Peak experiences

The experiences listed below, which, per Maslow, might be called "peak experiences," are presented with the intent to encourage others to acknowledge and write about their own revelations on the path to inner peace."

Santa Rosa, Calif., 1990: While driving to work, I often took a slow back road route through some grape fields and old farms. One particular morning, I involuntarily "entered into" and temporally "became" an old, rusted sheet metal "no trespass" sign on a fence beside the road. I could feel the granular nature of the metal, the joy of simply BEING and of serving in whatever capacity was necessary ... the joy of being of service.

Glancing over to the other side of the road, the very same thing happened with an old barn that was in the process of falling down: I was suddenly inside a wood plank and could feel the cellular nature of the wood. Again, the feeling of BEINGNESS, of ABSOLUTE JOY at being of SERVICE, was almost overwhelming ... the joy of SERVING in whatever capacity was possible. I can still feel that desire and satisfaction of being of service ... in whatever capacity, in whatever way.

Hong Kong, November 1992: Another experience that I had originally thought to be too "weird" to discuss ... visiting a very popular Buddhist temple, having never before visited one, and approaching the "alter." Suddenly, I was FOUR different people! I was (1) in the "present space-time as an American tourist," yet was (2) also an earlier supplicant before the alter, (3) a "monk in learning" back in the temple, watching the proceedings, and (4) a monk behind the railing of the alter, conducting whatever the service was. This four-part-harmony persisted for quite some "time," to the extent that I had to strongly concentrate to simply walk in my "present" body back from the alter. I got the very distinct impression that this particular temple wasn't the one at which all of these other parts of my existence were manifest, but that this visit to such a temple triggered these previous-life/parallel-life identifications.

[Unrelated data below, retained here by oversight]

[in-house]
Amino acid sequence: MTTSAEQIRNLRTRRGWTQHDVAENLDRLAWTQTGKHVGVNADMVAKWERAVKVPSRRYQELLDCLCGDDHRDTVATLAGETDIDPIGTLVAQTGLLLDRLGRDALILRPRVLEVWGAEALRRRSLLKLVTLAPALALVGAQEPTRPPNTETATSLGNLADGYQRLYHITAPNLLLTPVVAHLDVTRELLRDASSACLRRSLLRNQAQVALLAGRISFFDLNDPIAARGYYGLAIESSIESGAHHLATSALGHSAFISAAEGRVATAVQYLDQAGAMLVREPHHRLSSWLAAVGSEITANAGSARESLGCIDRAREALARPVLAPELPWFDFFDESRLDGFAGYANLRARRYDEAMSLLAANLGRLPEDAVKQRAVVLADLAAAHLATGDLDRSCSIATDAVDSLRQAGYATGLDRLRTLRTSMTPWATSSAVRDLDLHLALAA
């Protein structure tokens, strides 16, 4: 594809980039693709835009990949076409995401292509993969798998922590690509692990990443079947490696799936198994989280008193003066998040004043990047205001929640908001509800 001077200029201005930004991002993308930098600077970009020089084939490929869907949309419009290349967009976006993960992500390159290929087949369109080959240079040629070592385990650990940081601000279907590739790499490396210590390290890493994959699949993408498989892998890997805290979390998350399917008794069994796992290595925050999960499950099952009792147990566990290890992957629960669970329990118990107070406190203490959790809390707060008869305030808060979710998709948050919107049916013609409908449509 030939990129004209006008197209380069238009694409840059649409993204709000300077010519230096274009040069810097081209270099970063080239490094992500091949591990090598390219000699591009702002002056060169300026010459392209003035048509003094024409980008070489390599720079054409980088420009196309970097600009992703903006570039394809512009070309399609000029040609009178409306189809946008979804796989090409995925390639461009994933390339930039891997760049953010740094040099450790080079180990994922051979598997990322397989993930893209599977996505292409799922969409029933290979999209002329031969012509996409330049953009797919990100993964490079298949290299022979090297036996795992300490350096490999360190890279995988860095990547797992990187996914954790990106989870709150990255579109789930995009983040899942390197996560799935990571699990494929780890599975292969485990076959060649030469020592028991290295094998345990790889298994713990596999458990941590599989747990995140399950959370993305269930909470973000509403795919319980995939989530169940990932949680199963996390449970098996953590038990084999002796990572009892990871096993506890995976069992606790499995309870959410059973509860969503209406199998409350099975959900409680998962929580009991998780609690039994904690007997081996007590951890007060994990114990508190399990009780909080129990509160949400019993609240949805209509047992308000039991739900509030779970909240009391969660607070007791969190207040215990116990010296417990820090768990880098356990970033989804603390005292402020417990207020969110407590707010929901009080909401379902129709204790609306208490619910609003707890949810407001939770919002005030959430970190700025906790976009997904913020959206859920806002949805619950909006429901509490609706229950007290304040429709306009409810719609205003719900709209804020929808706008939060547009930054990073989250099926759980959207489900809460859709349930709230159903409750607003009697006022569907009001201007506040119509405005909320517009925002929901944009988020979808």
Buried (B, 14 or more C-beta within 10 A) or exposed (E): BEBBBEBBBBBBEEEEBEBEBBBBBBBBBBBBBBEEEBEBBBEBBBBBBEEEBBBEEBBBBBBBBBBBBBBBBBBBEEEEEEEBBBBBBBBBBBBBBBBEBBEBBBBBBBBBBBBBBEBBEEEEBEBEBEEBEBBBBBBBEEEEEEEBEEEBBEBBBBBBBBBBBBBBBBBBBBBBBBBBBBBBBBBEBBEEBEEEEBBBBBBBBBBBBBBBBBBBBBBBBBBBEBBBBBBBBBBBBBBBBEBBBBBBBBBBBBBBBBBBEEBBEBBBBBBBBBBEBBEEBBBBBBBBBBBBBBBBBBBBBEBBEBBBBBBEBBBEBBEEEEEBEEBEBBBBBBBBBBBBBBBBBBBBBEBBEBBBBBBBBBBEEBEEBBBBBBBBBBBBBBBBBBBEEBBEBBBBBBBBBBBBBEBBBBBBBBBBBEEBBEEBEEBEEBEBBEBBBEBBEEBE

Reno, Nev., 1995: In a shaman class where we were told to strongly "ground ourselves," I was in the process of "sending" a shaft of energy deep into the Earth for that purpose. Apparently, my consciousness was following that shaft, because I was surprised to see that it had broken into a cavern deep within the Earth's crust.

I was even more deeply surprised to "observe" three small people in appearance, beards and green clothing EXACTLY like the "little people" — the leprechauns of Irish lore. My light shaft had surprised them, also, and temporarily blocked their way through the cavern. "Temporarily," because the older of the three quickly regained his composure and walked around the light shaft to get on the other side. I never did see that his exhortations to encourage the other two to follow him (who were trying to hide behind some stalagmites) were successful before I went on my way to keep from disturbing their lives any further. Somehow I knew that the "older" one to be more than 400 years old, while the two "younger" ones were in the range of only a little more than 100 years.

Tennessee, 1970s: As an R&D program manager I often traveled between Nashville and Tullahoma, through some beautiful evergreen tree country. As I drove, I had a habit of "extending my consciousness" as far as I could to both sides of the road to "become one" with that beautiful vegetation.

Time went on and in 1990 I was driving on a very curvy road for the first time from Santa Rosa, Calif., through second-growth redwoods to get to the ocean at Jenner. On the way, I started doing what I had done many years ago in Tennessee, extending my consciousness to "merge" with the trees. However, this time I almost had a wreck when a very clear and distinct voice popped up inside my head, saying, "Hello old friend, it's been a long time!" So many implications!

Retired from the USAF and aerospace engineering, Don currently works with the local Veterans for Peace chapter. Contact him at

You are invited to submit a 650 to 700 word article about your path to Inner Peace. E-mail your submission or questions to Sally McKirgan at For previous articles, visit

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